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Wyoming to consider expanding some benefits for legislators but not health care
Wyoming to consider expanding some benefits for legislators but not health care
The Wyoming Legislature will decide this session whether to offer themselves workers’ compensation and life insurance benefits.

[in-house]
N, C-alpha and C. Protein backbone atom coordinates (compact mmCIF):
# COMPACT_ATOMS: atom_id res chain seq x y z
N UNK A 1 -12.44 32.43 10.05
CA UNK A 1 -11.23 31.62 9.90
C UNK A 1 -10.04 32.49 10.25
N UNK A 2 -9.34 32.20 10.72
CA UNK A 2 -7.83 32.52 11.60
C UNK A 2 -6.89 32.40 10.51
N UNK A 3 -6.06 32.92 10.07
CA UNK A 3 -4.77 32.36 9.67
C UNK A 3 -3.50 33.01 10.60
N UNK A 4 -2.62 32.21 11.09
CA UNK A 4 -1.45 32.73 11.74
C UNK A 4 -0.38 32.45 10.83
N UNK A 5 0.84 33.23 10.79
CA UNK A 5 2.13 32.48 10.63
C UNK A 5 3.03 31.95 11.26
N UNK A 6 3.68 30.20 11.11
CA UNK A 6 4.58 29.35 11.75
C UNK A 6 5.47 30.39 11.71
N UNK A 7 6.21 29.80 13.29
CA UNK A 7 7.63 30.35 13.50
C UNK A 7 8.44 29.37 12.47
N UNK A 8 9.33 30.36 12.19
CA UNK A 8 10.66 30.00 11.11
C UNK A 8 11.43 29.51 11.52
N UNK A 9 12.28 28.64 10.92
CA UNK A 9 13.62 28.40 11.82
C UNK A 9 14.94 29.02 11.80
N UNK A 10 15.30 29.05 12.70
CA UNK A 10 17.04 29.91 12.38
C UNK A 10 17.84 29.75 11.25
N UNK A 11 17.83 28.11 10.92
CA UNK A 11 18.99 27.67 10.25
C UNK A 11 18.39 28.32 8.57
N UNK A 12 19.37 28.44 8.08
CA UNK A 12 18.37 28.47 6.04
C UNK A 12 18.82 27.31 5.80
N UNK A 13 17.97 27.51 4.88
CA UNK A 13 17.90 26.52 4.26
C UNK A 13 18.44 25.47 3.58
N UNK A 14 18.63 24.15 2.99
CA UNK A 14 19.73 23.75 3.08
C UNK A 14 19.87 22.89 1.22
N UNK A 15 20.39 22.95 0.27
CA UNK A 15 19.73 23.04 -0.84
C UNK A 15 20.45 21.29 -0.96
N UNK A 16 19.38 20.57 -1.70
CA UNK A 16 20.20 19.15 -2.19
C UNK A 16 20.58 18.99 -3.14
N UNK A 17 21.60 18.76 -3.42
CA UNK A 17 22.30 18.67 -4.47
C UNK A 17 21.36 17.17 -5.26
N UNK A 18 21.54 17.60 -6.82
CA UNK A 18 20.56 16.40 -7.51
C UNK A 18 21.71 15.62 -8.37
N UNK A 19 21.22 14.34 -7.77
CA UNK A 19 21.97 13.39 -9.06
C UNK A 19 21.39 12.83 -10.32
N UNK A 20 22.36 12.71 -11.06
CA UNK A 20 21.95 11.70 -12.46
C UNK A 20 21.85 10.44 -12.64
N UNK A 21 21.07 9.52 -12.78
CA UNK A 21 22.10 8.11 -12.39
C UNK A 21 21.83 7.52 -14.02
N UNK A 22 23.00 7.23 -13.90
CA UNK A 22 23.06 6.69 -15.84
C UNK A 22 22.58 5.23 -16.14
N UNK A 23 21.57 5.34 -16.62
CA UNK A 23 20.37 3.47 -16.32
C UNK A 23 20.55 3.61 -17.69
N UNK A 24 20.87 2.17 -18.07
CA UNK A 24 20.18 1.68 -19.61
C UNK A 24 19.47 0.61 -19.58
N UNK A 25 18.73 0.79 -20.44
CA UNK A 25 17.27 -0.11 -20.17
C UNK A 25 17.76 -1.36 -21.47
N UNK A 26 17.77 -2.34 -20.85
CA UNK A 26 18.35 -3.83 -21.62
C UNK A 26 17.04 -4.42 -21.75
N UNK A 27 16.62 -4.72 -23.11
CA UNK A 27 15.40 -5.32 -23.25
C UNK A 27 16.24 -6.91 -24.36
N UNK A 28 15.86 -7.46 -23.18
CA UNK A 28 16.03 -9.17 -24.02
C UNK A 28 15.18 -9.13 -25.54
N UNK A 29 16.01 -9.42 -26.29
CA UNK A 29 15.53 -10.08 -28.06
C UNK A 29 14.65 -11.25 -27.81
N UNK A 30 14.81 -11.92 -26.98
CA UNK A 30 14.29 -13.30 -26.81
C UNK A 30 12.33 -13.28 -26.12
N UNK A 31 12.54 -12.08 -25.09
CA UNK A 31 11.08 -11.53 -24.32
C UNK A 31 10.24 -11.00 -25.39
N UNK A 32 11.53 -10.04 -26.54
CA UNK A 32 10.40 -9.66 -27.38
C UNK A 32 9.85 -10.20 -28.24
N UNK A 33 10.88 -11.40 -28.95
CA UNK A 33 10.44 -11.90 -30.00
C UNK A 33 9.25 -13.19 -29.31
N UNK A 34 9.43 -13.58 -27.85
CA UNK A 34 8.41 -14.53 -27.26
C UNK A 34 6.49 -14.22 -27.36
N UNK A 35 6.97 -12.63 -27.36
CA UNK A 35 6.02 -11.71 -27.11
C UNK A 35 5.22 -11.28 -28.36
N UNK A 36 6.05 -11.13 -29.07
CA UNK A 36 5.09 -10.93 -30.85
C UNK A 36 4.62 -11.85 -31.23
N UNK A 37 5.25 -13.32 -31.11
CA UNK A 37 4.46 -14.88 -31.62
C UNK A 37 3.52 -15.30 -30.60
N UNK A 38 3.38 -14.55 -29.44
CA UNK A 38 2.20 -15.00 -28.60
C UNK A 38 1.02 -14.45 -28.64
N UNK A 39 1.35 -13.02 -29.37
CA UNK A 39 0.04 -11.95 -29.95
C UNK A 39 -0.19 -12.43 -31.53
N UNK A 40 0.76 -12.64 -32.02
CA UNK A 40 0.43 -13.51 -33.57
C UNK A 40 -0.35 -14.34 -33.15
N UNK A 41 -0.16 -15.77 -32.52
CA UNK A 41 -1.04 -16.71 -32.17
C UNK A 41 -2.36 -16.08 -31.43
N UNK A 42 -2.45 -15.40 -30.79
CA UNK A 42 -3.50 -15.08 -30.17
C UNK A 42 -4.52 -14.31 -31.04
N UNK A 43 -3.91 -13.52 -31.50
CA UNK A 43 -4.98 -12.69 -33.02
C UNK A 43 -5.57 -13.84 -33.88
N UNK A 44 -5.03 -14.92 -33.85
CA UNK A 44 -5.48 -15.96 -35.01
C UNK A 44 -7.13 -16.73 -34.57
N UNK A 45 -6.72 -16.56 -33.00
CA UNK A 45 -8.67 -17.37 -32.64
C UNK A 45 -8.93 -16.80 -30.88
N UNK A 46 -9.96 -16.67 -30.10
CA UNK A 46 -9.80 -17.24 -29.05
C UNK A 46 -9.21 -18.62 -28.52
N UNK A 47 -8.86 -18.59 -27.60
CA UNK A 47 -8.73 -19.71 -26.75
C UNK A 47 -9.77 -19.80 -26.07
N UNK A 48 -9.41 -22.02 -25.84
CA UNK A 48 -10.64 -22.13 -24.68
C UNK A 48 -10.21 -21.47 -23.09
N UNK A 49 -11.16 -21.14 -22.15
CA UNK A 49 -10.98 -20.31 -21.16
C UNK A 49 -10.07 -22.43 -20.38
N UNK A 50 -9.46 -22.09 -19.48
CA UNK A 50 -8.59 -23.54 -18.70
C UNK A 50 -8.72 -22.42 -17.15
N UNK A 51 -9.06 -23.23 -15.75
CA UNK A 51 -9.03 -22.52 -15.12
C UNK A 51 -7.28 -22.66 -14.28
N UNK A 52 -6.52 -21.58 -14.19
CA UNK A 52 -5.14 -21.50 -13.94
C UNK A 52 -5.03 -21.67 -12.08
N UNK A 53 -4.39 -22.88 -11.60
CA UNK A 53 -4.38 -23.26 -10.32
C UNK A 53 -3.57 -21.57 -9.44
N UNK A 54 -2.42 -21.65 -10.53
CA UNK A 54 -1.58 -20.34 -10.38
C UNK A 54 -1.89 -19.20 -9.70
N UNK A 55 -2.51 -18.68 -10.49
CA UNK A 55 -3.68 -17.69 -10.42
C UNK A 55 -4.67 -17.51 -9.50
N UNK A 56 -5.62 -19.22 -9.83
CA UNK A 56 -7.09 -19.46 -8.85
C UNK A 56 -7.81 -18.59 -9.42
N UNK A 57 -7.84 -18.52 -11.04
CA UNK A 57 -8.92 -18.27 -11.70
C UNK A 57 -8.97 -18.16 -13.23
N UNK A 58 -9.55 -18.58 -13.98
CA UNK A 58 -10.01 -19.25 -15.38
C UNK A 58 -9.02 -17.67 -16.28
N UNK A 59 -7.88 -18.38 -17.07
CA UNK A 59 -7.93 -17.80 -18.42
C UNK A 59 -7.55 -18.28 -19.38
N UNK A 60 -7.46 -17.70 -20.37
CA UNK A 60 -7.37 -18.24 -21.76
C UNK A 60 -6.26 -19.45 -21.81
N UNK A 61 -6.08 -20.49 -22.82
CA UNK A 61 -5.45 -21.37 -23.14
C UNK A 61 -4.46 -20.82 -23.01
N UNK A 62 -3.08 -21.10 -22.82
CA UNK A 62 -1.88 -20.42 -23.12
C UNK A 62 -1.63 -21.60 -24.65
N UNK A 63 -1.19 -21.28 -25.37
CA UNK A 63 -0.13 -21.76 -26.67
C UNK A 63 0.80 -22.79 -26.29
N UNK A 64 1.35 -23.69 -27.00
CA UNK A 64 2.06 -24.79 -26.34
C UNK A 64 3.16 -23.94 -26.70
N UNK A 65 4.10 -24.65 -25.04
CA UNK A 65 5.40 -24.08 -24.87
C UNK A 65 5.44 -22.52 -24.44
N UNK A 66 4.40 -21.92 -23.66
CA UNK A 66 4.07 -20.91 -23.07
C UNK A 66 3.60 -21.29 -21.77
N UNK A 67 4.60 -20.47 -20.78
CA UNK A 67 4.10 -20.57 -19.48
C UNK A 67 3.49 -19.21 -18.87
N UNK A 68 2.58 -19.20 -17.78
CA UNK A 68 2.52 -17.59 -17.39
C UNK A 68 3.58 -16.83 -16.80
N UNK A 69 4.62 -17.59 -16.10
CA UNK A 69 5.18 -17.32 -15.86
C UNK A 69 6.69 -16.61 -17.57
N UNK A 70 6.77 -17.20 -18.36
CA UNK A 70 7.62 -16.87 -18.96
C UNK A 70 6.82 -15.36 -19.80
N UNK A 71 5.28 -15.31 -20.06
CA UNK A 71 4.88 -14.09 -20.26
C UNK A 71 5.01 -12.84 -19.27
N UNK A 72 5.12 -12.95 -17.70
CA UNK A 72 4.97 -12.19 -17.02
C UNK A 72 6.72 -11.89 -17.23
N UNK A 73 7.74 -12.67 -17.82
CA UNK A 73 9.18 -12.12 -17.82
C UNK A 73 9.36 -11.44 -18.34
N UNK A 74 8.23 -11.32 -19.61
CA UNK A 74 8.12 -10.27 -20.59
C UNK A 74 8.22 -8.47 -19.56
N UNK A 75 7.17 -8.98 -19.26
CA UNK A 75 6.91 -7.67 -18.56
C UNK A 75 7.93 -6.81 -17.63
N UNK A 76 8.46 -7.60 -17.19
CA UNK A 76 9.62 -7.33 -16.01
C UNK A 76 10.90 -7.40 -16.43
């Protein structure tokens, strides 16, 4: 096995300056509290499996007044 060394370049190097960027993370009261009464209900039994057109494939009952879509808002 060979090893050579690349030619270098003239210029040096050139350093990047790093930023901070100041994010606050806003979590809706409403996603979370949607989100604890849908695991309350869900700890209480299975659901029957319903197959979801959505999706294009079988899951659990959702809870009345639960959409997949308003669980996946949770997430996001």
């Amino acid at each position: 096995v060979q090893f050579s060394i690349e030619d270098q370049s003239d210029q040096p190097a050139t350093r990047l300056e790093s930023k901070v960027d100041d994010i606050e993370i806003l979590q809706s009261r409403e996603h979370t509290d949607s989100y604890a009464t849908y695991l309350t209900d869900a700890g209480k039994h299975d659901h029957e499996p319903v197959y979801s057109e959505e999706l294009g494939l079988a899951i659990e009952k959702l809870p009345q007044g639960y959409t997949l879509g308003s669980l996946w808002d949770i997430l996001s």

Members of the Wyoming Legislature will decide this session whether to offer themselves access to the same workers’ compensation and life insurance benefits offered to state employees. However, members of the Management Council — which approved both bills in its meeting Thursday morning — voted down an amendment to one of those bills that would allow them and their peers to join the state’s health insurance plan, a move some believe could have helped increase diversity in state government. That decision on an amendment to a larger group life insurance bill has been strongly pushed for by younger members of the Legislature as well as advocates for boosting representation in Wyoming’s “citizen legislature,” the majority of which consists of older, wealthier and Medicare-eligible males. While the idea was opposed by some like Sen. Larry Hicks, R-Baggs — who called increasing benefits contrary to the state’s concept of a citizen legislature — Wyoming remains an outlier among most state legislatures, the majority of which offer some form of health insurance to lawmakers. Health insurance benefits can also help improve representation in state legislatures. Numerous states, according to a Star-Tribune analysis last August, have managed to boost diversity among their ranks by introducing benefits like health insurance for lawmakers — the lack of which can often prohibit those with young families from serving. “If we want a diverse body, a different-looking body than who we see around this table in terms of age (…) we have to modernize our policies regulating the Legislature and who it can serve,” said Rep. Cathy Connolly, D-Laramie, who sponsored the amendment. “Modifying our health insurance can do that.” The amendment — which would have taken effect in 2022 after all currently serving legislators have faced reelection — would not require lawmakers to buy into the plan, and would merely offer them the option to participate. According to an analysis from the Legislative Service Office, premiums under that plan would start at around $1,000 per month, with plans potentially going as high as $2,500 for a family. “If we want this to be a citizen legislature — not just someone that’s doing well or has a spouse that can provide that insurance — then we need to offer that flexibility,” said Sen. Chris Rothfuss, D-Laramie. “And this provides that.” Assuming there is a 90 percent participation rate in the state insurance plan, the total cost would be approximately $1.6 million per year, according to the LSO, the majority of which would come from state general funds. The office suggested this would have been the likely scenario, as premiums under the state insurance plan would likely be cheaper than those on the marketplace, meaning lawmakers would likely choose the state health insurance plan over those they already have.